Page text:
end of 2001. This is believed to be the first time a major corporation has
laid off more employees than it actually has. The decision, announced
Wednesday, came after a yearlong internal review of cost-cutting
procedures, according to Honeywell Chairman and CEO Mike Bonsignore.
New York, N.Y. (SatireWire.com)
The initial report concluded the company would save $1.2 billion by eliminating
20 percent of its 108,000 employees. From there, said Bonsignore, "it
didn't take a genius to figure out that if we cut 40 percent of our
workforce, we'd save $2.4 billion, and if we cut 100 percent of our
workforce, we'd save $6 billion. But then we thought, why stop there? Let's
cut another 20 percent and save $7 billion."
Bonsignore explained the strategy: "Honeywell plans to achieve the 100
percent internal reduction through layoffs, attrition and early retirement
packages. To achieve the 20 percent in external reductions, we plan to
downsize 22,000 ex-Honeywell employees who presently work for other
Inspiration for Honeywell's plan came from previous cutback initiatives,
said company officials. In July of 1999, for instance, the company
announced it would trim 18,000 jobs over two years. However, just a year
later, Honeywell said it had already reached its quota. Bonsignore said:
"We were quite surprised at the number of employees willing to leave
Honeywell in such a hurry, and we decided to build on that."
Analysts credited Bonsignore's short-term vision, noting that the
announcement had the desired effect of encouraging GE to continue with the
acquisition. GE has been rumored to be having second thoughts. Of course,
the long-term ramifications could be detrimental. A Bear Stearns analyst
suggested, "It's a little early to tell, but by eliminating all its
employees, Honeywell may jeopardize its market position and could, at least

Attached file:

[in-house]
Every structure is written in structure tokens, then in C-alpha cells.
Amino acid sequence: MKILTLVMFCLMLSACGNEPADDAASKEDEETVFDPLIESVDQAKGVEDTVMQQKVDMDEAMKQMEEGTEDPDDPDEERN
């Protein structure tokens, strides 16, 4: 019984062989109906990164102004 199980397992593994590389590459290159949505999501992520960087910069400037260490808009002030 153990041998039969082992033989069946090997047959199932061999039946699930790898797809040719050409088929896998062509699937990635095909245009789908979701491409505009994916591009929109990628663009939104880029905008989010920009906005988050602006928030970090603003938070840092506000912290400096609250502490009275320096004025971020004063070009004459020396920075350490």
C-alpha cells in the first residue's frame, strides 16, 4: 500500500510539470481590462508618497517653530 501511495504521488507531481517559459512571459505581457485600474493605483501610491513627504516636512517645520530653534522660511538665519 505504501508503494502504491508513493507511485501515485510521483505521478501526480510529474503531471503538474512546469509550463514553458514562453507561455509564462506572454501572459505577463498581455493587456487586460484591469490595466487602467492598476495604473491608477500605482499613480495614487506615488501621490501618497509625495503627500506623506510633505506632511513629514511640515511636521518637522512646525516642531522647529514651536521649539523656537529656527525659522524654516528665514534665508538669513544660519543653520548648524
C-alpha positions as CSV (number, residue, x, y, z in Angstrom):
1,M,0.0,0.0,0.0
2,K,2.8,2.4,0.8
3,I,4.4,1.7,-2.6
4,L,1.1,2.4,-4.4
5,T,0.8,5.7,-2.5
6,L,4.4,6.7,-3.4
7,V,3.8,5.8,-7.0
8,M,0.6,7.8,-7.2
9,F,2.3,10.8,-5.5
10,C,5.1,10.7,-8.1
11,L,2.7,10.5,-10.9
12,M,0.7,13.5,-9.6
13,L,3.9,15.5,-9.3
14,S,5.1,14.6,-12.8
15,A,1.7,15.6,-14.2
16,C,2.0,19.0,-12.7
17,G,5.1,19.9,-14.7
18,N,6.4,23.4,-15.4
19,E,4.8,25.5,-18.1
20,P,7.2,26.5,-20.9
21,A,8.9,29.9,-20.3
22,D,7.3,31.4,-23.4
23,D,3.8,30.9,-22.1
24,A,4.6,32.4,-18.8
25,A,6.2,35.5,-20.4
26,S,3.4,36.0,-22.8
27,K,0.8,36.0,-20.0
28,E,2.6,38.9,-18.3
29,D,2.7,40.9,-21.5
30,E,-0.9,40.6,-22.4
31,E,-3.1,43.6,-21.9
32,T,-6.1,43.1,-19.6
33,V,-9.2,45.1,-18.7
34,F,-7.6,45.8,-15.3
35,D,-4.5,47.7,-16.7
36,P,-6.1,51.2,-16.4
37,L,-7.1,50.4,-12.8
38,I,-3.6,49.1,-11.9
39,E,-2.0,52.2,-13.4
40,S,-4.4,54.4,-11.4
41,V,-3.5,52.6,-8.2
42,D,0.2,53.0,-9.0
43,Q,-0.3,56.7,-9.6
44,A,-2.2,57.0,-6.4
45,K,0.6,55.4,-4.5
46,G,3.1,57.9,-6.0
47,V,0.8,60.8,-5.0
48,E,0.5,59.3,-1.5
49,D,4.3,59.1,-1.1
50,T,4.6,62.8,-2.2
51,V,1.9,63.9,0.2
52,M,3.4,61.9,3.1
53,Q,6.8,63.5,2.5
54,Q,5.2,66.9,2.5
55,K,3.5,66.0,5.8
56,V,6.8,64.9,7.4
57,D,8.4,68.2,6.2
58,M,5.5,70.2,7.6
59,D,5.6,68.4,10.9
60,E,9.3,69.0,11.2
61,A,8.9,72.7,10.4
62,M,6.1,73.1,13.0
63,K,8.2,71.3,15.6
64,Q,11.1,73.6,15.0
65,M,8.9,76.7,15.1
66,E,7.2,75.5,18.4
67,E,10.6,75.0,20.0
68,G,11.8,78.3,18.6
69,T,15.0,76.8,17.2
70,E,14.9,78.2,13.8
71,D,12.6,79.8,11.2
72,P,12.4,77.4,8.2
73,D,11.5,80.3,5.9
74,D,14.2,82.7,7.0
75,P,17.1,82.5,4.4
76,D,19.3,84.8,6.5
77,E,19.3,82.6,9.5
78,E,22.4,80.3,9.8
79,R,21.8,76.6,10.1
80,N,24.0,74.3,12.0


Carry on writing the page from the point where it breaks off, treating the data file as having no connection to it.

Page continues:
theoretically, cease to exist." Bonsignore urged patience: "To my
knowledge, this has never been done before. So, let's just wait and see
The Silicon Body
The aerospace technologies that make possible spy satellites and pilot-less
drones are moving into pacemakers, defibrillators, hearing aids and a
boundless new array of stimulators, pumps and prostheses. The push now is
to pack mobility, logic and communications all together into small,
autonomous capsules that can function, not only on the surface of Mars, but
also on the surface of the human brain, and in the human body.
Peter Hubers article : Forbes Magazine, 05.14.01
The Second Coming
It's a marvelous age that we live in right now: The age right before
biological convergence with mechanism, where ultimately we will be wearing
our computers as part of our bodies. We are now in the century of the
merger of bio-informatics, biotechnology, and information processing.
As we begin to understand cellular processes and neural representations,
and develop microelectronic and nanoscale technologies, our artifacts will
be able to interact with our biological forms at a fundamental level. We
are starting to fathom the complexity of nature, and starting to know what
to do with it.
Computing will be transformed. It's not just that our problems are big,
they are big and obvious. It's not just that the solutions are simple, they
are simple and right under our noses. Meanwhile, money and ideas surge
through our communal imaginations like beer from burst barrels. The
atmosphere is a little strange; change is coming, soon.
David Gerlertner's "The Second Coming - A Manifesto" on the web
MEMS - Tiny accelerometer for motion-sensing
Analog Devices (the company that manufactures MEMS accelerometers for
automobile air-bags) has come up with a tiny MEMS chip which can be used as
a movement sensor, to protect valuable items like laptops and art against
Caveo Technology, the first company to market this product, is in